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What is "Herding Kittens"?

Michael Pollick
Updated May 23, 2024
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Cat owners may instantly recognize the oxymoronic element of the phrase herding kittens, sometimes rendered as herding cats. Cats and kittens are notoriously difficult to wrangle or control, so the idea of herding kittens would naturally sound like an exercise in futility. The concept of bringing order out of chaos or organizing the unorganizable has been compared to the questionable task of herding kittens or cats.

There is a surprising amount of disagreement among etymologists over the origin of the phrase "like herding kittens." Some sources believe the phrase originated in the IT community, where it would be considered difficult to organize a meeting of individual programmers and other independent thinkers. Allegedly, a very senior member of the community who was charged with organizing such a meeting of the minds compared the experience to herding kittens and the phrase became popular among managers and supervisors.

Others claim that the phrase came out of a 1981 MENSA meeting, where some participants wore homemade t-shirts bearing the caption "Organizing MENSA members is like herding kittens (or cats) — just use the right food.", or at least something to that effect. The concept of something difficult or chaotic being similar to herding kittens soon became a popular analogy among those in the know. Other organizations, however, claim that they invented the basic idea of "Organizing (name of group) is like herding kittens" long before the 1981 MENSA meeting.

The phrase has now become shorthand in the business world for taking on a project fraught with chaos and futility. A project manager charged with setting up a meeting of executives from all around the world may very easily compare it to herding kittens. The analogy is especially appropriate when the participants in an organized event are notoriously iconoclastic or resistant to "groupthink." Much like trying to herd kittens in real life, keeping a group of independent thinkers together as a cohesive group or managing several different projects at the same time would be considered by many as an exercise in futility.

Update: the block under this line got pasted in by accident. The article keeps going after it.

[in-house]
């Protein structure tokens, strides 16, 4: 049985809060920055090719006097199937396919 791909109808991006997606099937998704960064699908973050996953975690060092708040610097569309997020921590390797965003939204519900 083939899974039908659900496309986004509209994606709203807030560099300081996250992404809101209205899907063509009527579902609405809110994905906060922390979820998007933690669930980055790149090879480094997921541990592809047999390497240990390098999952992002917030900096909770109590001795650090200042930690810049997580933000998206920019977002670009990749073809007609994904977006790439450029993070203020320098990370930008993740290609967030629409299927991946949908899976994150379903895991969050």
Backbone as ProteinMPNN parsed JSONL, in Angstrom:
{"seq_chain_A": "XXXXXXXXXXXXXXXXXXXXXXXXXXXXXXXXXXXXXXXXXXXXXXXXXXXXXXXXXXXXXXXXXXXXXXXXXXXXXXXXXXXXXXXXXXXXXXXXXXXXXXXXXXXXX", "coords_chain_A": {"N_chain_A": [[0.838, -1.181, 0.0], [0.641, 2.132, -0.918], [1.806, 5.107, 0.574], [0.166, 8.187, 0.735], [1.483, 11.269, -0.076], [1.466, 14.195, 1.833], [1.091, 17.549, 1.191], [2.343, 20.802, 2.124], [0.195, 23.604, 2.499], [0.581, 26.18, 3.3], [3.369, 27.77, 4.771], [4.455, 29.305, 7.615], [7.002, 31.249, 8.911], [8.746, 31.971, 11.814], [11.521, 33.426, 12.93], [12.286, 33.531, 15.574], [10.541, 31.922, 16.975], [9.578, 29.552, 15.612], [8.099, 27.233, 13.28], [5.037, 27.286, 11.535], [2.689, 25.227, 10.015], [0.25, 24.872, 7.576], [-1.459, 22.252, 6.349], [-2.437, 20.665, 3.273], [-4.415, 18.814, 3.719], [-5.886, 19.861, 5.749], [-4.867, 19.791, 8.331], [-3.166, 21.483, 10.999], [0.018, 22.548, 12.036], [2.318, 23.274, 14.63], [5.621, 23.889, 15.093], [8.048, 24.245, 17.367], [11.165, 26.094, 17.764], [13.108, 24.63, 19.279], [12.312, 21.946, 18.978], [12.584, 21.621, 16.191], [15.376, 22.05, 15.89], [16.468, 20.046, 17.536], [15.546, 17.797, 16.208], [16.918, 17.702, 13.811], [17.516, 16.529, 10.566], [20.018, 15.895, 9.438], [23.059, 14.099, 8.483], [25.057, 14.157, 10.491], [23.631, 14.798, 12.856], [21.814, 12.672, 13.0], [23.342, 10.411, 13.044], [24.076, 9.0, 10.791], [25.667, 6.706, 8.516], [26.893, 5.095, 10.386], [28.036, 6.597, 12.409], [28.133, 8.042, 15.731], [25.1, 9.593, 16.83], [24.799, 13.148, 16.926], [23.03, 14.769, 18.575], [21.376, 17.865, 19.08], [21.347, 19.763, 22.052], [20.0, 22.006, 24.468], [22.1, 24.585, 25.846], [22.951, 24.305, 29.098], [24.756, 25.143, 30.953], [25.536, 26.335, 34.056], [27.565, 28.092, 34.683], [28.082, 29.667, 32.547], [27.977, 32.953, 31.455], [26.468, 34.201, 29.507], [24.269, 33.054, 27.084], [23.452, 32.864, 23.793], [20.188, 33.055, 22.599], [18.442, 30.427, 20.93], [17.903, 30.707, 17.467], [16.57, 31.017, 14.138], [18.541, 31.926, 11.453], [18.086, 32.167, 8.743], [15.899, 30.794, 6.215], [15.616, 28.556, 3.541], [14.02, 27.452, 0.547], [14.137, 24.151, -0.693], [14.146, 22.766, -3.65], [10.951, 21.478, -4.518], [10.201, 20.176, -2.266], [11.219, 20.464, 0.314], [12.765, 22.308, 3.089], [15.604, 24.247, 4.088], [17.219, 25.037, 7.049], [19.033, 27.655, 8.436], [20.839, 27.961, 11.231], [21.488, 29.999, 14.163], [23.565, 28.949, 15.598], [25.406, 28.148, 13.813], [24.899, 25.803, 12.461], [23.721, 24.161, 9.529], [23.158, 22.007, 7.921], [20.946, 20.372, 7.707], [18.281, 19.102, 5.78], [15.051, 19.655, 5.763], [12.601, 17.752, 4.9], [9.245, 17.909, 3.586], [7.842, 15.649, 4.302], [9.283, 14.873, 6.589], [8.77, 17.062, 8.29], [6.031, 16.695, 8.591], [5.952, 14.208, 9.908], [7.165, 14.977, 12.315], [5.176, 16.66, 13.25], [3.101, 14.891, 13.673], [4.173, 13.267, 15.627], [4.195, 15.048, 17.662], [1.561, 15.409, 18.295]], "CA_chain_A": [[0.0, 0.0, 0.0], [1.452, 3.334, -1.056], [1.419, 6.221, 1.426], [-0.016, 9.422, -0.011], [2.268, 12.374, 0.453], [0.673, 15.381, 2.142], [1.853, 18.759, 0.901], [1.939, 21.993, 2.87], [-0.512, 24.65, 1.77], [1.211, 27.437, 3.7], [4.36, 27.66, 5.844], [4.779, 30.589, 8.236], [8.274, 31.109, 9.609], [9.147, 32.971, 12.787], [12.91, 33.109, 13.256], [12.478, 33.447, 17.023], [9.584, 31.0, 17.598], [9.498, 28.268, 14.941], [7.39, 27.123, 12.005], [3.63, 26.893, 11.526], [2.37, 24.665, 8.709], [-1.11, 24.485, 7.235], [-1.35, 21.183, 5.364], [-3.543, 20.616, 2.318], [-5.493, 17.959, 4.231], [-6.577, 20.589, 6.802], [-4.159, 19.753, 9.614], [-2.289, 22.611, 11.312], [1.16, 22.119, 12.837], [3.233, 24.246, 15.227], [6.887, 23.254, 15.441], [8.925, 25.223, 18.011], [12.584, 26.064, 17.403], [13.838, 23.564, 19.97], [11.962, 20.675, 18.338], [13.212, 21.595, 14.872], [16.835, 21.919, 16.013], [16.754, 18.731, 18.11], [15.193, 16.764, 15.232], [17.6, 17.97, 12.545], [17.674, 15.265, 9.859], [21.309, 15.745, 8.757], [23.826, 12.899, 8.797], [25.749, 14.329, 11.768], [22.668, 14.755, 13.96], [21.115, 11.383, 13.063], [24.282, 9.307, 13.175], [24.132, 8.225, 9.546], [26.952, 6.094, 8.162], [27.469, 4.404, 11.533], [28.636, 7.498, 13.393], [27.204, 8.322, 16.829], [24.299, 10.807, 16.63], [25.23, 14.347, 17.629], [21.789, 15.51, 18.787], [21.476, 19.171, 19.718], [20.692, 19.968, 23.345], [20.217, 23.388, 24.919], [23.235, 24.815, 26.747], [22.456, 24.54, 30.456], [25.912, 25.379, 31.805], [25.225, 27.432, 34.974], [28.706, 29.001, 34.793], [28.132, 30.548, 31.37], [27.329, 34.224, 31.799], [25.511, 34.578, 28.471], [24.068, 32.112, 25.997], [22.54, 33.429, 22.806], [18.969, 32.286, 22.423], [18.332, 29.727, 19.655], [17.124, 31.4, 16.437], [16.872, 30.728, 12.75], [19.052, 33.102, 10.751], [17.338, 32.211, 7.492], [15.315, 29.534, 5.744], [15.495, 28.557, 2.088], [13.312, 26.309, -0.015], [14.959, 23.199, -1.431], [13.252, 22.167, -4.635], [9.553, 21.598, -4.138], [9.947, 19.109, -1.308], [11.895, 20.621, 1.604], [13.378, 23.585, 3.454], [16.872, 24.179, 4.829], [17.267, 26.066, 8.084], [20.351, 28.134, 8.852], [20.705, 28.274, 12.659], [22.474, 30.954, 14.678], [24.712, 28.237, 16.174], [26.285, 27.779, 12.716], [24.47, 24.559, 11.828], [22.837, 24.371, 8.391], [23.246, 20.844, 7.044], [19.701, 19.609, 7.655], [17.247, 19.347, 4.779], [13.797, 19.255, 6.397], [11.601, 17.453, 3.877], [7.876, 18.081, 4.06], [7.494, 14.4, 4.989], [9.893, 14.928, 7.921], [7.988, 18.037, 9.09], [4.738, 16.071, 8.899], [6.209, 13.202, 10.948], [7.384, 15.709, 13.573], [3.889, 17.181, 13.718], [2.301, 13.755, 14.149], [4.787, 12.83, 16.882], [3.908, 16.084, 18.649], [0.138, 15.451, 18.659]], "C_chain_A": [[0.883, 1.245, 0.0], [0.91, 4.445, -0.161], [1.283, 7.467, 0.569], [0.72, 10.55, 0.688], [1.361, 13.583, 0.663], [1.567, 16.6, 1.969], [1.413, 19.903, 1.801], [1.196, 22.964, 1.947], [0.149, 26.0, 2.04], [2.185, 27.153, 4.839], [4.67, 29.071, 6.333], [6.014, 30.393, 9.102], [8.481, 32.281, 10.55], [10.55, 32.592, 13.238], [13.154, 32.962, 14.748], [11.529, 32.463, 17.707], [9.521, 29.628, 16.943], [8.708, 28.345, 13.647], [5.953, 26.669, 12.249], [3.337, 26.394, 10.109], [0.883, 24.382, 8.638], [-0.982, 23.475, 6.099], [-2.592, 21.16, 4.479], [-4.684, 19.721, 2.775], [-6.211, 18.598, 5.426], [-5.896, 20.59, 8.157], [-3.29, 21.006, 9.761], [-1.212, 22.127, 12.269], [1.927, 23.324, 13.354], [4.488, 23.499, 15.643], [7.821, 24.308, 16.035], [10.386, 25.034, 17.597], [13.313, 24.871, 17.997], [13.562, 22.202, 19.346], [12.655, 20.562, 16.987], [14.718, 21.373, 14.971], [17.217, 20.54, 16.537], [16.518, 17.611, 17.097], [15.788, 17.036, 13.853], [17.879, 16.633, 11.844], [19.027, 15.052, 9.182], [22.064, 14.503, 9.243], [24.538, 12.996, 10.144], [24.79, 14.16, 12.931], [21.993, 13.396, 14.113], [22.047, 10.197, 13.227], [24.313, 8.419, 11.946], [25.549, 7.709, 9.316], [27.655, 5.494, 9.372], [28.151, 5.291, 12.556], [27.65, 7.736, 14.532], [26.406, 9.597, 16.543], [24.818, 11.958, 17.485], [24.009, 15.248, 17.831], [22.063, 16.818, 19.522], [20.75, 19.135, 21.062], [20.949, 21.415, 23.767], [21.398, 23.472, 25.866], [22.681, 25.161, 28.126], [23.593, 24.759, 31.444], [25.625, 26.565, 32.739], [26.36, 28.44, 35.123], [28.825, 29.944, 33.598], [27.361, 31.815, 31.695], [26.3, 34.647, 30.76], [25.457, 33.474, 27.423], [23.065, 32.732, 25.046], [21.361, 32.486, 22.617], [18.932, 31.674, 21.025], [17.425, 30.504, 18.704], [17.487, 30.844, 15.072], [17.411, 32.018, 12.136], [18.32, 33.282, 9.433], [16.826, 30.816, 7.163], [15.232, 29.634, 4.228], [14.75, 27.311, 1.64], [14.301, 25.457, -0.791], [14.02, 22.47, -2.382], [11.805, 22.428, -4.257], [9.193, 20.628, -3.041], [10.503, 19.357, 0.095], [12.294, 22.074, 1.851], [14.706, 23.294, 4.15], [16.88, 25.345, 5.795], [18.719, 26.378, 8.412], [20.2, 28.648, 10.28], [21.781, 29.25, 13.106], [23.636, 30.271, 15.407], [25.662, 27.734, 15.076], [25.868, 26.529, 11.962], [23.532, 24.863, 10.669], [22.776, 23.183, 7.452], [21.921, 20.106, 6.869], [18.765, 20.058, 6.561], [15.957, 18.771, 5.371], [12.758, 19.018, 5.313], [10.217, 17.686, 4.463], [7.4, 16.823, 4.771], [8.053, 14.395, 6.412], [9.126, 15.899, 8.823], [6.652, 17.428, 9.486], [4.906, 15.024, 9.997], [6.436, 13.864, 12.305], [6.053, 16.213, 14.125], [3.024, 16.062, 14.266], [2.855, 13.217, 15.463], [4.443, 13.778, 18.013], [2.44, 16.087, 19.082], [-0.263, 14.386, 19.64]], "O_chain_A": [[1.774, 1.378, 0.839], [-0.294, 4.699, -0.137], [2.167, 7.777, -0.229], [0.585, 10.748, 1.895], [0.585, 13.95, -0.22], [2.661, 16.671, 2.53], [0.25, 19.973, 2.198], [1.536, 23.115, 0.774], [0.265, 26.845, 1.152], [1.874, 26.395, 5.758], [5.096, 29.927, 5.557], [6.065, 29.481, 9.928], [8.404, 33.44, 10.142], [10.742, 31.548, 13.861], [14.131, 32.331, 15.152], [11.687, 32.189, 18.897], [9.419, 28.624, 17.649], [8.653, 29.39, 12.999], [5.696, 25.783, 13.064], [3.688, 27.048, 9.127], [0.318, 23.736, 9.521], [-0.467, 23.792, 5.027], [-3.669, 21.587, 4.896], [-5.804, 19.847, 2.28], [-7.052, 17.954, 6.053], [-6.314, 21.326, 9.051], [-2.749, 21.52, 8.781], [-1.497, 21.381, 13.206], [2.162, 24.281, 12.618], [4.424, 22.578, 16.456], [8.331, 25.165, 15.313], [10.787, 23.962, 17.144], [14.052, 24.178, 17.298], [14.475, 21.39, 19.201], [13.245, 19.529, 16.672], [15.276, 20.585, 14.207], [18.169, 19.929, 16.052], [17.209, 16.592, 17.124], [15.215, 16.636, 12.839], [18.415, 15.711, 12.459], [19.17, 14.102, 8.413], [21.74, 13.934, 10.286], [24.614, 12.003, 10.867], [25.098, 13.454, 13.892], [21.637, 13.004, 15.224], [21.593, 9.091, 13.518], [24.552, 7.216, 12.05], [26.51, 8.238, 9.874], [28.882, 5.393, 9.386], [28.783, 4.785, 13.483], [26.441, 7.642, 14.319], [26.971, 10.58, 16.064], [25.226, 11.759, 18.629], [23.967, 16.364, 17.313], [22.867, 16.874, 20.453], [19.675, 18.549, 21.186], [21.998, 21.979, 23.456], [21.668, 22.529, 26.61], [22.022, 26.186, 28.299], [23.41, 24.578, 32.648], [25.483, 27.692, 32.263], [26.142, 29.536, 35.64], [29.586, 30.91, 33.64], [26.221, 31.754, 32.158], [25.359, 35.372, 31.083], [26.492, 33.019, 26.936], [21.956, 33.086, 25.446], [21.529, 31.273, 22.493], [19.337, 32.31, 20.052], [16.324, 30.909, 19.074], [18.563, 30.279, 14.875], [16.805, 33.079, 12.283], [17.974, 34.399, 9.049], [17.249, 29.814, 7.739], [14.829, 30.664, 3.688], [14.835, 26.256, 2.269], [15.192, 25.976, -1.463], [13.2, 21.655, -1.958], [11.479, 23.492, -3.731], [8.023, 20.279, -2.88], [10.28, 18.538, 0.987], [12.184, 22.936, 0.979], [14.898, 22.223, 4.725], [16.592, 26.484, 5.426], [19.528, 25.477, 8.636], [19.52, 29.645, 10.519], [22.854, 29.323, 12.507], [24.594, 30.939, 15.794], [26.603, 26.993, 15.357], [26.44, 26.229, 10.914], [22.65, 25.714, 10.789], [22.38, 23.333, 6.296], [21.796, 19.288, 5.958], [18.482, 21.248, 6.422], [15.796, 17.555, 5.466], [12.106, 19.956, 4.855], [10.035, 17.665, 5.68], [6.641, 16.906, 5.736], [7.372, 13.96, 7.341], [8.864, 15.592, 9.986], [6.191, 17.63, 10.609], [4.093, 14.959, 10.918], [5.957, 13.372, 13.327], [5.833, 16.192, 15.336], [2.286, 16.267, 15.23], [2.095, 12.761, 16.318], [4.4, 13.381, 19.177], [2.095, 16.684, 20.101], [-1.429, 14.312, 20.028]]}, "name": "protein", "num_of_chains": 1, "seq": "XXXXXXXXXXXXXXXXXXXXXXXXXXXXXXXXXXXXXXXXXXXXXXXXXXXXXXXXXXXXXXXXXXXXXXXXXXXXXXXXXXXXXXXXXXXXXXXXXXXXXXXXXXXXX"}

Language & Humanities is dedicated to providing accurate and trustworthy information. We carefully select reputable sources and employ a rigorous fact-checking process to maintain the highest standards. To learn more about our commitment to accuracy, read our editorial process.
Michael Pollick
By Michael Pollick
As a frequent contributor to Language & Humanities, Michael Pollick uses his passion for research and writing to cover a wide range of topics. His curiosity drives him to study subjects in-depth, resulting in informative and engaging articles. Prior to becoming a professional writer, Michael honed his skills as an English tutor, poet, voice-over artist, and DJ.
Discussion Comments
By Soulfox — On Jan 13, 2015

@Logicfest -- There is one way to get cats to all show up in the same spot. If your cats are fed wet food and it is opened with an electric can opener, just turn that on and you will get them all in one spot.

But, yeah, you are right. Getting those things to move together as a group is about as easy as dumping a jar of marbles on the ground and trying to find them all before they roll away.

By Logicfest — On Jan 12, 2015

I had no idea that there was so much dispute over where the phrase "herding kittens" or "herding cats" originated. That one has been around for a long time and is an incredibly accurate phrase to use on so many occasions.

Any one who owns cats and dogs knows how rough it can be to get cats to move together or follow any discipline at all. Managing dogs is easy by comparison. Get one's attention and the rest will follow. Cats are not pack animals by nature and, as such, are next to impossible to train, herd or do anything else that requires them to move together as a unit or pay attention to authority.

Michael Pollick
Michael Pollick
As a frequent contributor to Language & Humanities, Michael Pollick uses his passion for research and writing to cover a...
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